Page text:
Intelligence and security reform in a Middle Eastern country


An OECD member country initiated a programme of intelligence and security reform in a Middle Eastern country that had little experience of working with OECD countries and few trusting relationships with outsiders. The purpose of the reform was to rationalise a security sector bloated with many competing agencies, which led to wasted resources and potential instability. Some security officials were suspicious of the language of reform, which was seen as an attempt to impose alien cultural
concepts on a tribal political system. The country faced a number of trans-national threats including terrorism, people trafficking and arms smuggling, and was under international pressure to bring these activities under control.

Entry point

The country’s ministry of interior approached the OECD country’s donor organisation with a request for a wide range of capability-building activities across policing, justice and security. The ministry primarily sought exposure to international thinking on operational effectiveness, and the original requests were not couched in the language of reform.

Lessons learned

Modesty of ambition — The initial assessment found that the OECD member country had insufficient political knowledge of the country to credibly advocate or manage a comprehensive programme of reform, and was not trusted enough to be able to gain access to the most sensitive parts of government. The assessment recommended a small-scale, experimental approach consisting of a portfolio of government-to-government co-operation activities, while recognising that not all of these would necessarily prove successful. The aim was to build knowledge and trusting relationships and to identify what worked and what did not, to the point where a more sophisticated programme could be designed and managed in the future. The management team had to adjust its practices and expectations to implement a flexible, iterative approach that emphasised learning and relationship building rather than immediate reform outcomes.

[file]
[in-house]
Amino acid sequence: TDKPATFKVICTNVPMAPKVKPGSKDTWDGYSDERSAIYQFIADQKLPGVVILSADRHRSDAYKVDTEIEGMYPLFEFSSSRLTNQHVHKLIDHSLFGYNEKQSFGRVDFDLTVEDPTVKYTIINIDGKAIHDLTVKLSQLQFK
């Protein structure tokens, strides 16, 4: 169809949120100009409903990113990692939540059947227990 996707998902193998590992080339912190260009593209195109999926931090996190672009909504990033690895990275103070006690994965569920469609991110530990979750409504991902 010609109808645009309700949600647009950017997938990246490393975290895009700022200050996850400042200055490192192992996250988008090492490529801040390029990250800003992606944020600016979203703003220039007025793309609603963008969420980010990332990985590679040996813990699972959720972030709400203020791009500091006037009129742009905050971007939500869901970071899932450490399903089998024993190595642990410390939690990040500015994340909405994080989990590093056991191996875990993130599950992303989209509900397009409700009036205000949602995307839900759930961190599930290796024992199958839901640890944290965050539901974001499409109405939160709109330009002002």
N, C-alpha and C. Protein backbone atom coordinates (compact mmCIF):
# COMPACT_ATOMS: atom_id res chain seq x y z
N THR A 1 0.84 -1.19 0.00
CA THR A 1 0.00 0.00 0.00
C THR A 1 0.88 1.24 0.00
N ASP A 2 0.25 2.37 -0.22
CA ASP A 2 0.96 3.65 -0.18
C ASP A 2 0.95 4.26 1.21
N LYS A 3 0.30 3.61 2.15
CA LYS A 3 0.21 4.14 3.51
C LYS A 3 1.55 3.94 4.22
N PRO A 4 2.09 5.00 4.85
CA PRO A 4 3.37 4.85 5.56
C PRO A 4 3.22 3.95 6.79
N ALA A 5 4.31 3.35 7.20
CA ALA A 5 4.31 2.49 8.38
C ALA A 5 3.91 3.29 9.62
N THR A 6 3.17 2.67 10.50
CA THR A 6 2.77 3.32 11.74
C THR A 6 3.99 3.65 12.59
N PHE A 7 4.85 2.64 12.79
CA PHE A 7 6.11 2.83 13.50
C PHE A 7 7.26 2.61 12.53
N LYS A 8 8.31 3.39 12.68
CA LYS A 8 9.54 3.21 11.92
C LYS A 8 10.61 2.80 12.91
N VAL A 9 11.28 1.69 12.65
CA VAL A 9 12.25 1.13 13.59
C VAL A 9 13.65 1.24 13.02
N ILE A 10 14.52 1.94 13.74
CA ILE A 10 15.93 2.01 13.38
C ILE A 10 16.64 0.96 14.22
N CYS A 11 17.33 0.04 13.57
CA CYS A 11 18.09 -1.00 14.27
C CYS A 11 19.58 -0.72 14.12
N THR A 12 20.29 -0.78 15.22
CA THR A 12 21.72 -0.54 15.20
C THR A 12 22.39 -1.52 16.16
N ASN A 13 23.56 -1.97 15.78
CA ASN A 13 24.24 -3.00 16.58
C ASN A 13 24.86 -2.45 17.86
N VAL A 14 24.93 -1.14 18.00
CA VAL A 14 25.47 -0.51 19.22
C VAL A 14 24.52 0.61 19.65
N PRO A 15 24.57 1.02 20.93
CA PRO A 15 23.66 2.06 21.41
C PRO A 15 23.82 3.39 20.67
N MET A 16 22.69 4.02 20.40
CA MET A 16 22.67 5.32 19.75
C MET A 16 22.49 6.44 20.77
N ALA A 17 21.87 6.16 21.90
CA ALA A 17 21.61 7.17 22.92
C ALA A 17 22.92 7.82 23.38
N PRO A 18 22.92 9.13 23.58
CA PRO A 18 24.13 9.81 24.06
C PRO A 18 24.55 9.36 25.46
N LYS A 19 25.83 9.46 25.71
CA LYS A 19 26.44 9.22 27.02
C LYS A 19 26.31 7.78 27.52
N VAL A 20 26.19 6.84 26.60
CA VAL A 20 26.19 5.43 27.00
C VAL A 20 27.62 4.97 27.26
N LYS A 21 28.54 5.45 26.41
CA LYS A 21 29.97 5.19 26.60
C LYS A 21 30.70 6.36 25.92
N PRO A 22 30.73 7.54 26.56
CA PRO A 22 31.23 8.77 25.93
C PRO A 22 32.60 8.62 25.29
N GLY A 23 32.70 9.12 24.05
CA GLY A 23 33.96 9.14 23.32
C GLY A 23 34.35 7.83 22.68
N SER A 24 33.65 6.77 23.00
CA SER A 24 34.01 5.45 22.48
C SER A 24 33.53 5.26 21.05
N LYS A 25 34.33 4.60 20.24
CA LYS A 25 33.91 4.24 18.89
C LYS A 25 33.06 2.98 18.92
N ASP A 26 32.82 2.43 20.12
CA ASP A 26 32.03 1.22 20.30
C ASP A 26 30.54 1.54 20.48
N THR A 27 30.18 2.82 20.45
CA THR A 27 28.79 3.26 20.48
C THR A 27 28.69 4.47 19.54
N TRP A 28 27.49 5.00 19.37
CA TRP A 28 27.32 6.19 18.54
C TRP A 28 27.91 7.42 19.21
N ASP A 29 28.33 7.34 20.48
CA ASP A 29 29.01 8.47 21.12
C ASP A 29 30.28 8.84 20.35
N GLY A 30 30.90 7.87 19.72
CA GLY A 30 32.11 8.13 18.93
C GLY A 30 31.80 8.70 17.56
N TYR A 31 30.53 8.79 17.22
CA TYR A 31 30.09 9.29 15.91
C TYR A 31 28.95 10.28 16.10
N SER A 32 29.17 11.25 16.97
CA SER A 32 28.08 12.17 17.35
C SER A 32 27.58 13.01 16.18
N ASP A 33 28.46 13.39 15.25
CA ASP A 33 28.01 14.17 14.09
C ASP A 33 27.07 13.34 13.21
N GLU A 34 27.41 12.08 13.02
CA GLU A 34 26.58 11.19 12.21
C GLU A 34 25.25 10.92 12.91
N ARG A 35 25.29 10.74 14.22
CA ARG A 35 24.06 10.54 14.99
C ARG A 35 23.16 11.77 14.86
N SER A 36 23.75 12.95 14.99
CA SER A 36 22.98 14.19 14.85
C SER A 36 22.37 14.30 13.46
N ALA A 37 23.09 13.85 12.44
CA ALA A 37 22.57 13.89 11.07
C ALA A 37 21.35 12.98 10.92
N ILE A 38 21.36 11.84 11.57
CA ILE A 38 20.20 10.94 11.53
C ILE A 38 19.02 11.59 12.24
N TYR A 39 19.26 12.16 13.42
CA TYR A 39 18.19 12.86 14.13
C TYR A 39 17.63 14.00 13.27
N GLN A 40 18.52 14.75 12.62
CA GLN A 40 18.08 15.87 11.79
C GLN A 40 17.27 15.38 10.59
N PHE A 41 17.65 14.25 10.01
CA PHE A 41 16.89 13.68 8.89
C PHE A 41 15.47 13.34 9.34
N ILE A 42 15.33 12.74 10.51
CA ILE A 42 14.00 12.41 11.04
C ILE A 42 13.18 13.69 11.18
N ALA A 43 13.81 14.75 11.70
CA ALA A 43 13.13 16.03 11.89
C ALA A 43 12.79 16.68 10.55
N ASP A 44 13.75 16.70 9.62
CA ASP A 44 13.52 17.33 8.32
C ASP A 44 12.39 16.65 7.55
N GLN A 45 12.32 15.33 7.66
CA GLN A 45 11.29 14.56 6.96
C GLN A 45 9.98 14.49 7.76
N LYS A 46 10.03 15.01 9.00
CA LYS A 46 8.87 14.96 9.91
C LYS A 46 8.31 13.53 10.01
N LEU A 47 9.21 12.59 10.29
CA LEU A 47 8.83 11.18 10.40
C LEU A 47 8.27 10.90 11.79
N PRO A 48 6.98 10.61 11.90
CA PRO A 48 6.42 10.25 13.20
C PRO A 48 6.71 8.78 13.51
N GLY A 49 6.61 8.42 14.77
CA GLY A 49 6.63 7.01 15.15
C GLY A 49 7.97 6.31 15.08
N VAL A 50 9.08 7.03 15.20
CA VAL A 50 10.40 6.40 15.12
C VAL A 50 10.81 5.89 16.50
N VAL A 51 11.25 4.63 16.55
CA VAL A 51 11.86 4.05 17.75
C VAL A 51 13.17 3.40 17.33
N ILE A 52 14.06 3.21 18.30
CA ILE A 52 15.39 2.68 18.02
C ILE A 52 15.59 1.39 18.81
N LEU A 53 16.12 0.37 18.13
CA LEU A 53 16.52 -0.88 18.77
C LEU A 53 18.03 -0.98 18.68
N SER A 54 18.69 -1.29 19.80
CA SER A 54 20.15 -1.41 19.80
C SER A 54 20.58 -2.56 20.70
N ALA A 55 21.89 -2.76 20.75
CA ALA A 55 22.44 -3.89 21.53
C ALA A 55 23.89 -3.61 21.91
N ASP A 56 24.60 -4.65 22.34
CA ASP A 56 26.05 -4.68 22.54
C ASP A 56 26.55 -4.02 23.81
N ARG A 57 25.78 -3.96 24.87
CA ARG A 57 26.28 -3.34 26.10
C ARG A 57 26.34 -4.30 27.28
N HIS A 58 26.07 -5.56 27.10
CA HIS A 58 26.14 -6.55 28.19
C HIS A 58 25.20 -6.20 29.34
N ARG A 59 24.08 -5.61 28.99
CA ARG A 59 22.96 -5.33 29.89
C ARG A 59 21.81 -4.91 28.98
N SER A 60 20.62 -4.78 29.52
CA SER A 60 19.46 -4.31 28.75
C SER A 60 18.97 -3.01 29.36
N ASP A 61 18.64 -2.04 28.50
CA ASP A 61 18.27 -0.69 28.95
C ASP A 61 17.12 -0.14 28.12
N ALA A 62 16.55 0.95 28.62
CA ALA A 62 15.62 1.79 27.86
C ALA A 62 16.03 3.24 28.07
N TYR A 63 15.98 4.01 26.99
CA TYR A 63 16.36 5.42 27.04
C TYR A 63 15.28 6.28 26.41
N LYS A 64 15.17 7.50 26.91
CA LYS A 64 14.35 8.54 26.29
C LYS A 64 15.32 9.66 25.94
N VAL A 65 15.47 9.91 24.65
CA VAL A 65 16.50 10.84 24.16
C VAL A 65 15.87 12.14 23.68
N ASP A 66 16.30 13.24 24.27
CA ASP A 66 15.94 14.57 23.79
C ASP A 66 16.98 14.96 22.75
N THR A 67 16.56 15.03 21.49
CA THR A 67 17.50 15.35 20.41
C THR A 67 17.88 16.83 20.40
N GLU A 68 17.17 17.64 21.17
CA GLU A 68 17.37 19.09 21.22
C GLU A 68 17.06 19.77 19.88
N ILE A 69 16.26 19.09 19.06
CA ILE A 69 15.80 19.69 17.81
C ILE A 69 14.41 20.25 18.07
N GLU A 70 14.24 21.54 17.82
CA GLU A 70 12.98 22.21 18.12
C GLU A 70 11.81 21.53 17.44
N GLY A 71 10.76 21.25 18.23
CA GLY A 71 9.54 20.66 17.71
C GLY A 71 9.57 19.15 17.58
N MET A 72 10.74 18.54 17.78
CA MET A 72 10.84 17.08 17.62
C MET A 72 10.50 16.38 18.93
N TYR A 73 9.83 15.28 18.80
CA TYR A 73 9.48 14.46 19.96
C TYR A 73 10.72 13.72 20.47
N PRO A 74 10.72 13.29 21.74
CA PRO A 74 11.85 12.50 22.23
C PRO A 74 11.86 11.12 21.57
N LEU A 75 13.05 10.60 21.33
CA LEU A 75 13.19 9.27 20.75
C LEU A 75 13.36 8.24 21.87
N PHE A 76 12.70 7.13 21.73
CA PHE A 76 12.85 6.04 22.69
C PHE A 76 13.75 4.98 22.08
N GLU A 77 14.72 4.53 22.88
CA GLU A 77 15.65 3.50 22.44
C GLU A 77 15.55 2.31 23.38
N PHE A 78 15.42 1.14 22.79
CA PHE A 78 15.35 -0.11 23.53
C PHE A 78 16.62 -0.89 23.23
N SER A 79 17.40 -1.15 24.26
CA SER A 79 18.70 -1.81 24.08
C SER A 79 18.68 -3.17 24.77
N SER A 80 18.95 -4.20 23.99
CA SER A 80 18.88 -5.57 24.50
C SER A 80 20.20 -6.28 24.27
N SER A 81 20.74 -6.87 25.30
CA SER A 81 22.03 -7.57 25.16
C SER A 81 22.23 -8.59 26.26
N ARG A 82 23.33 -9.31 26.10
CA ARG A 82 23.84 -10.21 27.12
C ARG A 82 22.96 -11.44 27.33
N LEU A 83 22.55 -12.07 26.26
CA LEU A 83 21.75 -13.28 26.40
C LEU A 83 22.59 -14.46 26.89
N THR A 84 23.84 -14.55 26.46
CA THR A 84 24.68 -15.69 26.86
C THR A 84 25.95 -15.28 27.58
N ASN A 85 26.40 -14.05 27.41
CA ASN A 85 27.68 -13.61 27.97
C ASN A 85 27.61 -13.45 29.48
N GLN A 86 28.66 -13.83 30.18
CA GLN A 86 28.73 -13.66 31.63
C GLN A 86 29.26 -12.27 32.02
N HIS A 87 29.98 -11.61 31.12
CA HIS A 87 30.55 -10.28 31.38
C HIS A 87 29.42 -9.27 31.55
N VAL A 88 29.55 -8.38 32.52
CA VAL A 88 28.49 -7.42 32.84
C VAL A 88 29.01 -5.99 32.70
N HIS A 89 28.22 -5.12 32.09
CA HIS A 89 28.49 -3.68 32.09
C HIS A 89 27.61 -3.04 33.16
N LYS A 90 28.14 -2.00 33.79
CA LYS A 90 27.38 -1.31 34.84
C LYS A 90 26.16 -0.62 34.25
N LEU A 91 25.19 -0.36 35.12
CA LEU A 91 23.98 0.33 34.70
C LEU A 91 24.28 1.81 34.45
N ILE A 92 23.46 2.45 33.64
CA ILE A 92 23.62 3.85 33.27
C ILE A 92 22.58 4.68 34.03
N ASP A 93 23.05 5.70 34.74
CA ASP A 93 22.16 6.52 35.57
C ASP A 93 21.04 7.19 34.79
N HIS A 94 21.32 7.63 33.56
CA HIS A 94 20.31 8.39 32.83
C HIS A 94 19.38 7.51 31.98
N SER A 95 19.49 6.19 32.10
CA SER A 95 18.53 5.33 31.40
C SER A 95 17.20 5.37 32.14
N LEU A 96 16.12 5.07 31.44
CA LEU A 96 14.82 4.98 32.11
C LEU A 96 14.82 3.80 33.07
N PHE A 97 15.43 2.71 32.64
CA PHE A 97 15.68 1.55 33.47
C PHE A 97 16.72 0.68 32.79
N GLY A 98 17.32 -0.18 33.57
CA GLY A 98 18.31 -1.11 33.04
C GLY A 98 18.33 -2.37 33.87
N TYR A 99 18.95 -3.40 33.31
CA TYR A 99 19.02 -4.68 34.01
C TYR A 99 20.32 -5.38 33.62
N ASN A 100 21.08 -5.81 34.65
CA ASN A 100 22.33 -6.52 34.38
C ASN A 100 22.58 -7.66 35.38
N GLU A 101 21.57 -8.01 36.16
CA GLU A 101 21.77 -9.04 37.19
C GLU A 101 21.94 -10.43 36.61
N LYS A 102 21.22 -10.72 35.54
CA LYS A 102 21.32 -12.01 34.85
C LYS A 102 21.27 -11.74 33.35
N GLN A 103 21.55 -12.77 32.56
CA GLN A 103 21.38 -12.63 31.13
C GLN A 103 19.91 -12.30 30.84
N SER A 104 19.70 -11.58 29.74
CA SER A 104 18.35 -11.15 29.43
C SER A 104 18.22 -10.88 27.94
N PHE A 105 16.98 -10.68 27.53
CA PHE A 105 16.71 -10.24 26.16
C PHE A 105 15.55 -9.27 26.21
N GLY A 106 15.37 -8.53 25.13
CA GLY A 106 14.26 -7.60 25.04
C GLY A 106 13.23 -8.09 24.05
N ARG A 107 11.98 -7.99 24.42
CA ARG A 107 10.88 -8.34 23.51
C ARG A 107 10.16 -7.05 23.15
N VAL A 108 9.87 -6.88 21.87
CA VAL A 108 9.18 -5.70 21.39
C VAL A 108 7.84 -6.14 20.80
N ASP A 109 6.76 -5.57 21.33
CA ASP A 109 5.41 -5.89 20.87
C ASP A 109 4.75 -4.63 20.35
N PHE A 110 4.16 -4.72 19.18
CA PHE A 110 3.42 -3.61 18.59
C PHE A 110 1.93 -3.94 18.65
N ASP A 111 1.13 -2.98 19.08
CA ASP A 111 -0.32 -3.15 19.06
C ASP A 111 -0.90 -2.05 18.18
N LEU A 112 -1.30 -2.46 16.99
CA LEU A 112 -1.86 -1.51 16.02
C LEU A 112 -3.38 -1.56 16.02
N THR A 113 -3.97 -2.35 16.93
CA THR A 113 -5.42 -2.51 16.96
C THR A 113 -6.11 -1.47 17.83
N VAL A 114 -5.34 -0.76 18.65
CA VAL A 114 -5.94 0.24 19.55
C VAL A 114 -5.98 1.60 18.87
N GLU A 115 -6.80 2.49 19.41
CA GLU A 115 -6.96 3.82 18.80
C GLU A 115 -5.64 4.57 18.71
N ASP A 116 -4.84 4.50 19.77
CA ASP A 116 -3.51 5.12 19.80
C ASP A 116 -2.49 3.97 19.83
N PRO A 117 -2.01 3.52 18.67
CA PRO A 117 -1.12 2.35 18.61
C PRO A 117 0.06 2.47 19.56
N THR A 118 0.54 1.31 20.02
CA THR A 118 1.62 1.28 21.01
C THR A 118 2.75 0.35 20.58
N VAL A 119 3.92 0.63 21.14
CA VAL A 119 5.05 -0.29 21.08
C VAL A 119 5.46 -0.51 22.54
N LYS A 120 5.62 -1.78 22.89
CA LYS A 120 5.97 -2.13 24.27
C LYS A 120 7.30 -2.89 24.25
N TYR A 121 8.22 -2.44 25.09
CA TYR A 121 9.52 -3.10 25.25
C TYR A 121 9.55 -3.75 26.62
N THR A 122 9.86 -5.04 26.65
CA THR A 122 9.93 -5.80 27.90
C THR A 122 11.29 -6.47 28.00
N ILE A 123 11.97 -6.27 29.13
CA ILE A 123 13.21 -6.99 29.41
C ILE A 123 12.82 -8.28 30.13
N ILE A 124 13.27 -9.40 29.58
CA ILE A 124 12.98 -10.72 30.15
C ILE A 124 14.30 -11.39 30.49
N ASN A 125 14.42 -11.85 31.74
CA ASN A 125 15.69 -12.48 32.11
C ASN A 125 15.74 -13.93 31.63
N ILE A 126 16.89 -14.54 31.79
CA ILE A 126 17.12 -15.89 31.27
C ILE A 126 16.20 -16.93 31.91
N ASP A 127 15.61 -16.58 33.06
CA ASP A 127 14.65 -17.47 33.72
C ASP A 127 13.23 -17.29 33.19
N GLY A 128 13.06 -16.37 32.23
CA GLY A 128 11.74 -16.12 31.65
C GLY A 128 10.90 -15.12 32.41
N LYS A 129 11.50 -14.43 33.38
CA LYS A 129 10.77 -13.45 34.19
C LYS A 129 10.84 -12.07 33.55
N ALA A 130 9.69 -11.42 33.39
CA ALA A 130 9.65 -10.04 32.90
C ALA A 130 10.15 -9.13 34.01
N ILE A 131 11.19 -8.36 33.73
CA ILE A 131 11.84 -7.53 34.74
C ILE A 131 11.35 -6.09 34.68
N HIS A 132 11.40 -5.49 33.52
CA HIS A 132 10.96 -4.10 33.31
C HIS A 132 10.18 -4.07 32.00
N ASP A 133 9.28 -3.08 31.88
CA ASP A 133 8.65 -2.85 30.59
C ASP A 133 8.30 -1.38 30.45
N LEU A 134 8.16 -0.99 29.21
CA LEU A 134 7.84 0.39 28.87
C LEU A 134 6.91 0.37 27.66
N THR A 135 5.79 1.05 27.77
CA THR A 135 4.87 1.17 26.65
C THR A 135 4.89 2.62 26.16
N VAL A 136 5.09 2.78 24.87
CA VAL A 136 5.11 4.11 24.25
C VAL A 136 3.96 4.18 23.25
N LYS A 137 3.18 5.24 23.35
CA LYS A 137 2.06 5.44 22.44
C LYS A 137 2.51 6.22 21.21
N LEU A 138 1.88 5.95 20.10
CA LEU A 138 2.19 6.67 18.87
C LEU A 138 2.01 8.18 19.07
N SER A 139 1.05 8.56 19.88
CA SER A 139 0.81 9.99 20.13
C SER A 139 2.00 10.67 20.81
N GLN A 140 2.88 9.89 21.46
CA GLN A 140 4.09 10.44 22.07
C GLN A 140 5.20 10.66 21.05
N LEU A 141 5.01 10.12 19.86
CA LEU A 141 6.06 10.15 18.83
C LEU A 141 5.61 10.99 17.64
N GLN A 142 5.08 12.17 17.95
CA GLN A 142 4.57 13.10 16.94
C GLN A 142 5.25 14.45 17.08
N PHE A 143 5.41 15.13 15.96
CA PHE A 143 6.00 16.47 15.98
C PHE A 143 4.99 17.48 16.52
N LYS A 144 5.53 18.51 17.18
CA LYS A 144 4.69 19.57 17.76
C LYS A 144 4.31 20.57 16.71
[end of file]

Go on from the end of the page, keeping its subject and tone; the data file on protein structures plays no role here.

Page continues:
Care with vocabulary — The word “reform” was banned by the practitioners’ team. Proposals were described in terms of their benefi ts to operational effectiveness and responsiveness to citizens’ needs, rather than to higher-level principles of democratisation.

Early delivery of results — Some senior security officials criticised the team for conducting “endless scoping studies whilst never delivering”. The management team attempted to rationalise the assessment process to avoid duplication of meetings and over-analysis, and sought to implement practical activities as soon as sufficient evidence became available that they might be productive.


The programme is still in its infancy; it is not yet possible to judge its impact.